Most of the trouble in this business stems from a failure to articulate the project and communicate that explicitly to the reader - or the reader's willful or inept misinterpretation of that project. If a translation is read as a version, or a version as a translation, the result is disappointment and confusion. Translations fail when they misrepresent the language of the original, or fail to honour the rules of natural syntax. Versions fail when they misrepresent the spirit of the original, or fail in any one of the thousand other ways bad poems fail. If, through naivety or over-ambition, both translation and version are attempted simultaneously, the result is foredoomed. Essentially, if we are not prepared to make a choice between honouring the word or the spirit, we are likely to come away with nothing. Or, perhaps, between method and goal: in translation, the integrity of the means justifies the end; in the version, the integrity of the end justifies the means.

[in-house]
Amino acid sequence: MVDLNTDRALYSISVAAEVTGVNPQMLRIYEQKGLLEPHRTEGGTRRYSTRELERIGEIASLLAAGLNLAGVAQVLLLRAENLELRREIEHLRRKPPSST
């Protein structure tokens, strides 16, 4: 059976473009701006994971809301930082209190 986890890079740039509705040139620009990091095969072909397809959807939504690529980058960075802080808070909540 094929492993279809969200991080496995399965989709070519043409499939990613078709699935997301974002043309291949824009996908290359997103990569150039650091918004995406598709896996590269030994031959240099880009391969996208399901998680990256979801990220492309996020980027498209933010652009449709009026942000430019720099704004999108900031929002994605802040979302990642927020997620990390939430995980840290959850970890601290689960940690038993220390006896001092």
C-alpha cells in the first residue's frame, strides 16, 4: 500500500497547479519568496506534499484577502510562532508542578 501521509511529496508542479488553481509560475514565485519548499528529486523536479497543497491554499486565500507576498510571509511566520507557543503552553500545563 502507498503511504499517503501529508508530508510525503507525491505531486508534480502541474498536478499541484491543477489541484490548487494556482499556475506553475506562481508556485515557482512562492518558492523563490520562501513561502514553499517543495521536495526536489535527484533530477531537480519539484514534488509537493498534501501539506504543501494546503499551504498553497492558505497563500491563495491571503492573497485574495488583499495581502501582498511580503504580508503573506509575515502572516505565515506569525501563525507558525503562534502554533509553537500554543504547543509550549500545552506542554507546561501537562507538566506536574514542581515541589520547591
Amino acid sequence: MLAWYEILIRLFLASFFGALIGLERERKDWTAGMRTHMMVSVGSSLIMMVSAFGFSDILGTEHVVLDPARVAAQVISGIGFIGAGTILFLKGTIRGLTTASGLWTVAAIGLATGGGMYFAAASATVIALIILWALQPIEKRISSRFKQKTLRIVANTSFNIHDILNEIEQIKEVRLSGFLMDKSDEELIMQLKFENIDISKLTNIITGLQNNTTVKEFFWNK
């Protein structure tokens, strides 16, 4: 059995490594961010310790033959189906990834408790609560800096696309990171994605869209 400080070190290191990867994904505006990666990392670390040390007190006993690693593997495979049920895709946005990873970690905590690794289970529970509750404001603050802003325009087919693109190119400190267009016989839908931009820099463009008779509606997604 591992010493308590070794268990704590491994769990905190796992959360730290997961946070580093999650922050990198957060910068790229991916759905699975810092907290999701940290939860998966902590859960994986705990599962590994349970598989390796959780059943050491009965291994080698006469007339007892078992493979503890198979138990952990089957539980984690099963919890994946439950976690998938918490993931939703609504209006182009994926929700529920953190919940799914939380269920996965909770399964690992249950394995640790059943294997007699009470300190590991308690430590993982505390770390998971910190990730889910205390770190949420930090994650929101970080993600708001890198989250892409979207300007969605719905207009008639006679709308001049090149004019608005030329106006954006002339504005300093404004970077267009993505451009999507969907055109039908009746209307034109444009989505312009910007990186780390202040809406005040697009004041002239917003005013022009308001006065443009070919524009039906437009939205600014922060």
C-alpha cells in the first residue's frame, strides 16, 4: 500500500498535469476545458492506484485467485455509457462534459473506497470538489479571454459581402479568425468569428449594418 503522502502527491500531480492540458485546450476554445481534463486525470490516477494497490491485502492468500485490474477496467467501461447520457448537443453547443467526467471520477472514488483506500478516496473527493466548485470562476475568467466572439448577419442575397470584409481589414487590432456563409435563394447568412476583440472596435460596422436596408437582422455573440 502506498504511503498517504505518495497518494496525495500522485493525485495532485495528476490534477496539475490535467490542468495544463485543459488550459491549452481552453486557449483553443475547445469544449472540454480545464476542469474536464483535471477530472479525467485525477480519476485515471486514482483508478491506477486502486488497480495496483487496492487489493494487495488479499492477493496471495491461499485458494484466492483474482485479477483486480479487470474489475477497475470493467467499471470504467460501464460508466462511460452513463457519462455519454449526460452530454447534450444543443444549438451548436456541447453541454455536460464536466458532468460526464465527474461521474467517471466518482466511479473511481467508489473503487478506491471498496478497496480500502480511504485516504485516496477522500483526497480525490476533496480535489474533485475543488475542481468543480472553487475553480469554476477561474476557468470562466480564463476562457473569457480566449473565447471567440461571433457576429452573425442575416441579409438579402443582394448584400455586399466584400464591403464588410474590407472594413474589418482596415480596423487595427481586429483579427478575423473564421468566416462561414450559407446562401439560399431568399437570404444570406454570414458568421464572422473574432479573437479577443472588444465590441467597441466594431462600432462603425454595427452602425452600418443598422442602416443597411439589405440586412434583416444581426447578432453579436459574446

- Don Paterson, on translation, in Note #10 of his "Appendix: Fourteen Notes on The Version" in Orpheus: A Version of Rilke (Faber and Faber, 2006).